Residents of Tennessee’s small towns and rural areas have the most at stake in the debate over whether to expand Medicaid, according to a new report by Georgetown University’s Center for Children and Families and University of North Carolina’s NC Rural Health Project.
States that expanded Medicaid saw more than three times as large a decline in the uninsured rates for low-income adults living in rural areas and small towns than non-expansion states experienced for the period between 2008/09 and 2015/16.
In Tennessee, which has not expanded Medicaid, the uninsured rate for low-income adults in rural areas only declined by about 6 percentage points while metro areas of the state saw about a 12 point improvement over that period of time.
This follows the national trend where the uninsured rate for low income adults dropped sharply from 35 percent to 16 percent in rural areas and small towns in states that expanded Medicaid compared to a much smaller decline from 38 percent to 32 percent for states that have not expanded.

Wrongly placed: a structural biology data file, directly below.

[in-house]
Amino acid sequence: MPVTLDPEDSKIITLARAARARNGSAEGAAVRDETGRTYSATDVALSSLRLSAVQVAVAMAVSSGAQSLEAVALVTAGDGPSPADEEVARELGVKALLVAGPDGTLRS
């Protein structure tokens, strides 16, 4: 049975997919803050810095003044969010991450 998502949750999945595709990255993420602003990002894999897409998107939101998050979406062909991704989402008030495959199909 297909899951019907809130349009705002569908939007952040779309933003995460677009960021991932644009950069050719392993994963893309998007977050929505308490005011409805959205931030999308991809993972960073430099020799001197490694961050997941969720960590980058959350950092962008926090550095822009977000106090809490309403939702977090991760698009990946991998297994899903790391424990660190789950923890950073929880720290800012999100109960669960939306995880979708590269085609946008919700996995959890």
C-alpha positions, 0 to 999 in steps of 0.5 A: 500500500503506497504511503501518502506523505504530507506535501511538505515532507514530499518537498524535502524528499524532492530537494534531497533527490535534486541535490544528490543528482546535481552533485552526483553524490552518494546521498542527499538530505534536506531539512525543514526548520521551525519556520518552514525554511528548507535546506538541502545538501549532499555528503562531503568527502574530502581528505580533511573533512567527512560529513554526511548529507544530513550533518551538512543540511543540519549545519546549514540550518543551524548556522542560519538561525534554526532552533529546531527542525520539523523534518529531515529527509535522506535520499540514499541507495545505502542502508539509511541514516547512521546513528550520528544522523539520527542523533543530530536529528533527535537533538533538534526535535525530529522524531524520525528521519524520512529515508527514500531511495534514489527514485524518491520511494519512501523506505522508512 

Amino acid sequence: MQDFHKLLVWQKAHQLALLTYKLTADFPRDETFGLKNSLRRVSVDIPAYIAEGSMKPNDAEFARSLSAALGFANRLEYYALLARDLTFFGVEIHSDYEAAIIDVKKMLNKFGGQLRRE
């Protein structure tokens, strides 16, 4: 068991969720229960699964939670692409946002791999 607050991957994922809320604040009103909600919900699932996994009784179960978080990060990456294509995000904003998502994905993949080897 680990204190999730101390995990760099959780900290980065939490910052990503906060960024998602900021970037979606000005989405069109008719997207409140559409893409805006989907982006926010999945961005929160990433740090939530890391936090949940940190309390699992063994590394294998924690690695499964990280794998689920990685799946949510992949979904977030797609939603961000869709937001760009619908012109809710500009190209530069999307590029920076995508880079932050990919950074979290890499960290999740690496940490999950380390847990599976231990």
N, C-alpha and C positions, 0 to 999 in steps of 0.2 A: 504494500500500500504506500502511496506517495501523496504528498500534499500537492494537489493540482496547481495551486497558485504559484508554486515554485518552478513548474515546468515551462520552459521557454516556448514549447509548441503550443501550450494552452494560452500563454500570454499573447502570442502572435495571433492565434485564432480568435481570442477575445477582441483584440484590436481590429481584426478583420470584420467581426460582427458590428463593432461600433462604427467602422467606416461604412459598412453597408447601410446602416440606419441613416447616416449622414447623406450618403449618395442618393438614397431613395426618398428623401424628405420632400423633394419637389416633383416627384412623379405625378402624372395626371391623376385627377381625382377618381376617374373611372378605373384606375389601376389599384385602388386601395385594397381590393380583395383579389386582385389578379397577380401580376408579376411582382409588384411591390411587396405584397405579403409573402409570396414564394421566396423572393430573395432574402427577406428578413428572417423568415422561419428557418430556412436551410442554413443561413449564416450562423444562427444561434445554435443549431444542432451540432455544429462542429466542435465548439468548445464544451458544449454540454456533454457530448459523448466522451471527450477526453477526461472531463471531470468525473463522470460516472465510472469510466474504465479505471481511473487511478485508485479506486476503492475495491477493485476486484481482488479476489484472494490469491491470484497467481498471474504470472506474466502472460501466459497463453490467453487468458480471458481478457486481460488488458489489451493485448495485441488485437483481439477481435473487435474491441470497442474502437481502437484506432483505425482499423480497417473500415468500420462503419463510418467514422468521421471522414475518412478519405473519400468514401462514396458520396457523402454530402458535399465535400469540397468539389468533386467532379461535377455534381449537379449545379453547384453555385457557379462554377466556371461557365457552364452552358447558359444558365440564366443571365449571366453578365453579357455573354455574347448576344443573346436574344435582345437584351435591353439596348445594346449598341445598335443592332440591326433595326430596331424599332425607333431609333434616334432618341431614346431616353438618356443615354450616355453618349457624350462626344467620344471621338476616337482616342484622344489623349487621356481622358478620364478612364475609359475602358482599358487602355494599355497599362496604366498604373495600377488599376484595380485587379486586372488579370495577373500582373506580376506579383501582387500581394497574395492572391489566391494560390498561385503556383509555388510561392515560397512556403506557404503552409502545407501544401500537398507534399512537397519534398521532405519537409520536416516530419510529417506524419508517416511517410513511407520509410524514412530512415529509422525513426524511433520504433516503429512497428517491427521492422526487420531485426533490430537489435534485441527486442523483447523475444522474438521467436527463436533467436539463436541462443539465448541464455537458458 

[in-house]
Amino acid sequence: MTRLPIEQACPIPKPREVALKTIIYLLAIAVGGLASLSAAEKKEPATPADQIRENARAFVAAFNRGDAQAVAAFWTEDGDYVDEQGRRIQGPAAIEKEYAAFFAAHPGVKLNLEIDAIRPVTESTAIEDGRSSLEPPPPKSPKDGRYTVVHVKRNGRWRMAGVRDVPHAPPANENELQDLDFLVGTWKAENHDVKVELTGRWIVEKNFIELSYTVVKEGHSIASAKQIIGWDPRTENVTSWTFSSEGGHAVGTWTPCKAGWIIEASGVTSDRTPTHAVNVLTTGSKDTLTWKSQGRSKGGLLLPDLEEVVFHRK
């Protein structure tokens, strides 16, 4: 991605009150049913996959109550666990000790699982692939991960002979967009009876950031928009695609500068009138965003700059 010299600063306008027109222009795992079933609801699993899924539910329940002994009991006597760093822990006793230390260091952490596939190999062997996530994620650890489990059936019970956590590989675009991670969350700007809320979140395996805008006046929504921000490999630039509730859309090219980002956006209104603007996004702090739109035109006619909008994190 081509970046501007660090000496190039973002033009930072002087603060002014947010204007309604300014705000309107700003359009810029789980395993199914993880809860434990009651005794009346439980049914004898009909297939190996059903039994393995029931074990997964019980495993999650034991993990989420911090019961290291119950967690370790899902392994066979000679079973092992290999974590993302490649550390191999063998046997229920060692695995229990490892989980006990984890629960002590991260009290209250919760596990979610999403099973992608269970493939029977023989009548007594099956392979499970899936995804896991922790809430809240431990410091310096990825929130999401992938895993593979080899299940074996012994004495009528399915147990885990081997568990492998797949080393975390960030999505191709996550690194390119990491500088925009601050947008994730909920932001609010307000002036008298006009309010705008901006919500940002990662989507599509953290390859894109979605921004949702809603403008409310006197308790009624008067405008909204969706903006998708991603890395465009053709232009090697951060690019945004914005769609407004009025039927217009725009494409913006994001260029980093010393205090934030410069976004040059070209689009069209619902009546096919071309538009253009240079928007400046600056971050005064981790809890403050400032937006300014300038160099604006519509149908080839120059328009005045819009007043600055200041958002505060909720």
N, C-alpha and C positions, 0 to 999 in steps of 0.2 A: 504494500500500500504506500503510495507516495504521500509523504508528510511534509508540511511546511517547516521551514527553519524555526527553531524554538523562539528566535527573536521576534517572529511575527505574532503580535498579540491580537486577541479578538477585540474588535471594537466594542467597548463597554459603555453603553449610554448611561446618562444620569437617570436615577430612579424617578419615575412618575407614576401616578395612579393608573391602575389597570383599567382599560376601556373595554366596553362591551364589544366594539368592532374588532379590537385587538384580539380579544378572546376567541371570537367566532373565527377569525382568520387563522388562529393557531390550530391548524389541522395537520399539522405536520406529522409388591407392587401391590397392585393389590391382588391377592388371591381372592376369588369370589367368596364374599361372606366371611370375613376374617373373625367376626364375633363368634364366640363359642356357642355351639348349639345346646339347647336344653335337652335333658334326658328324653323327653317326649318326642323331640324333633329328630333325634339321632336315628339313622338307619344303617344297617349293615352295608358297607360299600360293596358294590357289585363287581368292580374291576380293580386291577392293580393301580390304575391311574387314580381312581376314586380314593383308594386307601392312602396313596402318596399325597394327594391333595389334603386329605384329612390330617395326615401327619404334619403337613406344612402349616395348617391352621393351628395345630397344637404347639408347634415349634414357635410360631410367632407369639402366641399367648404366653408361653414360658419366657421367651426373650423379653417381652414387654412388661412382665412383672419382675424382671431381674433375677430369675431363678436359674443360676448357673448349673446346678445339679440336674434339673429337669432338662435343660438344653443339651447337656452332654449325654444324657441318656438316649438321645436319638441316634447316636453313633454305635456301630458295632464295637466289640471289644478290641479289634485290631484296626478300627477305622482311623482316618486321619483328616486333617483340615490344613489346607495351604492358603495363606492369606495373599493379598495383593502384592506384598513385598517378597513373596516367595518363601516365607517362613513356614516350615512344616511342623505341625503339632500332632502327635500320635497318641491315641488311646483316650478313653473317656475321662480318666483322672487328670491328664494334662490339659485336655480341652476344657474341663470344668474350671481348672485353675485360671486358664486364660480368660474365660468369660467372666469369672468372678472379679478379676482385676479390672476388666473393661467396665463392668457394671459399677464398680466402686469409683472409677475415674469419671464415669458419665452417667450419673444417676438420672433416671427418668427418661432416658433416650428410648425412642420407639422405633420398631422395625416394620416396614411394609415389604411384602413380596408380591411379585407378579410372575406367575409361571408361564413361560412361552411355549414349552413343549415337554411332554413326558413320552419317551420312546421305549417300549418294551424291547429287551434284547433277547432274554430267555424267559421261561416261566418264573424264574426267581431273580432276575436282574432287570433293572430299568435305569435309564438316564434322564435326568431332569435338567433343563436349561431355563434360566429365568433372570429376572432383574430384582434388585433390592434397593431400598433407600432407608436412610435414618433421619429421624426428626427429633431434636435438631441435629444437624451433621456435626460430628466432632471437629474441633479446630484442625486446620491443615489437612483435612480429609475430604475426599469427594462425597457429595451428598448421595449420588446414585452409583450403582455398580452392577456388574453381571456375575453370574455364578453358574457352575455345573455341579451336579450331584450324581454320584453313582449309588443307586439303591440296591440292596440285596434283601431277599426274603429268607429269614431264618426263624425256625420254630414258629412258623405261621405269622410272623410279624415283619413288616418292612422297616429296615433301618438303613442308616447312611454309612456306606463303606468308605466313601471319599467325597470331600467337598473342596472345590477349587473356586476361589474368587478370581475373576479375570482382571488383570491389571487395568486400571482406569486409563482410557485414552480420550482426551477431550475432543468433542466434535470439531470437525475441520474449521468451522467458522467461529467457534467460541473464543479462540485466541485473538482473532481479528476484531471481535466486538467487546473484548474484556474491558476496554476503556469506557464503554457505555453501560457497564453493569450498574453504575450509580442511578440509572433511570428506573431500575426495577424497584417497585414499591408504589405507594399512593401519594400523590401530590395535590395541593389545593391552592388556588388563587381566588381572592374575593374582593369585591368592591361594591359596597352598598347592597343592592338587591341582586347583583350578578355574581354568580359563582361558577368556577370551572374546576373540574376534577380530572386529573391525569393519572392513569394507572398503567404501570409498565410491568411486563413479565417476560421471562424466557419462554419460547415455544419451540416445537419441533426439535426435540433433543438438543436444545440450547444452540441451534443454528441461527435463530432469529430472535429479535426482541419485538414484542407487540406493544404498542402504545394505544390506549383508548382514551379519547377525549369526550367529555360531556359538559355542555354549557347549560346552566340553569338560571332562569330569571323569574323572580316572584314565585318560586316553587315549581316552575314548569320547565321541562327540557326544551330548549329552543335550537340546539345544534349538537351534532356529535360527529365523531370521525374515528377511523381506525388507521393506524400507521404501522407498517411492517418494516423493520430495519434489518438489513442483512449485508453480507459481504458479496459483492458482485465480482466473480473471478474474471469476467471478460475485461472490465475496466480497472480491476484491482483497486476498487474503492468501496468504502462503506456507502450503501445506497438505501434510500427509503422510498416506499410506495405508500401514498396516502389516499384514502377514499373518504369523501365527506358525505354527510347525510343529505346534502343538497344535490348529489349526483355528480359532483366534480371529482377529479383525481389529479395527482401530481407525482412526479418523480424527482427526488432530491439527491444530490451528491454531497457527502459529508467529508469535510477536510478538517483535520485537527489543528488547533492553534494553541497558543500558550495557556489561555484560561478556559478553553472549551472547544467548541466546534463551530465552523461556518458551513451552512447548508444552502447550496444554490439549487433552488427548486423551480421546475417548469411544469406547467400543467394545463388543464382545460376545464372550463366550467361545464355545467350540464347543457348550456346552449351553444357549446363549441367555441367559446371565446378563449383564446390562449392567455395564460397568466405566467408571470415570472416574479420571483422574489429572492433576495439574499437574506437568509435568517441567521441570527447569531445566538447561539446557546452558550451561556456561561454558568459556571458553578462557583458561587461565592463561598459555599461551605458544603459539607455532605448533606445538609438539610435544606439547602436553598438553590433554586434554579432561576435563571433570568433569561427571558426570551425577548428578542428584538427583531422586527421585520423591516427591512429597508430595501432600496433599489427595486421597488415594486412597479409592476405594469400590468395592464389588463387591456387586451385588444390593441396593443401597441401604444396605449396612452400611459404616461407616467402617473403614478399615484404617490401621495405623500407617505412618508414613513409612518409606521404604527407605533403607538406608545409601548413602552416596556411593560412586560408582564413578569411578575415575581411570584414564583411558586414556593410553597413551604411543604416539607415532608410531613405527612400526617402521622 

“Expanding Medicaid has had a very positive impact on small towns and rural communities,” Joan Alker, executive director of the Georgetown University Center for Children and Families and a Research Professor at the McCourt School of Public Policy. “Improved coverage rates typically translate to a more stable health care system and help rural areas and small towns maintain availability of health care providers in areas where shortages are all too common. Access to rural health providers is especially important to women of child-bearing age and those with chronic conditions such as asthma.”
The uninsured rate for Tennessee’s low-income adults is 29 percent for rural areas and small towns, and 25 percent in metro areas. Both areas of the state still have among the highest rates in the nation of uninsured, low-income adults. Medicaid expansion would reduce the uninsured rate for residents across the entire state; however, the most dramatic improvement likely would be felt in small towns and rural areas of Tennessee.
“We need to make sure that, no matter where they live, Tennesseans have access to the care they need to get and stay healthy,” said Michele Johnson, Executive Director of the Tennessee Justice Center. “This report shows that expanding Medicaid will make a difference, not just to families and individuals, but also by keeping rural hospitals open and providing critical access to care.”
The full report is available at ccf.georgetown.edu.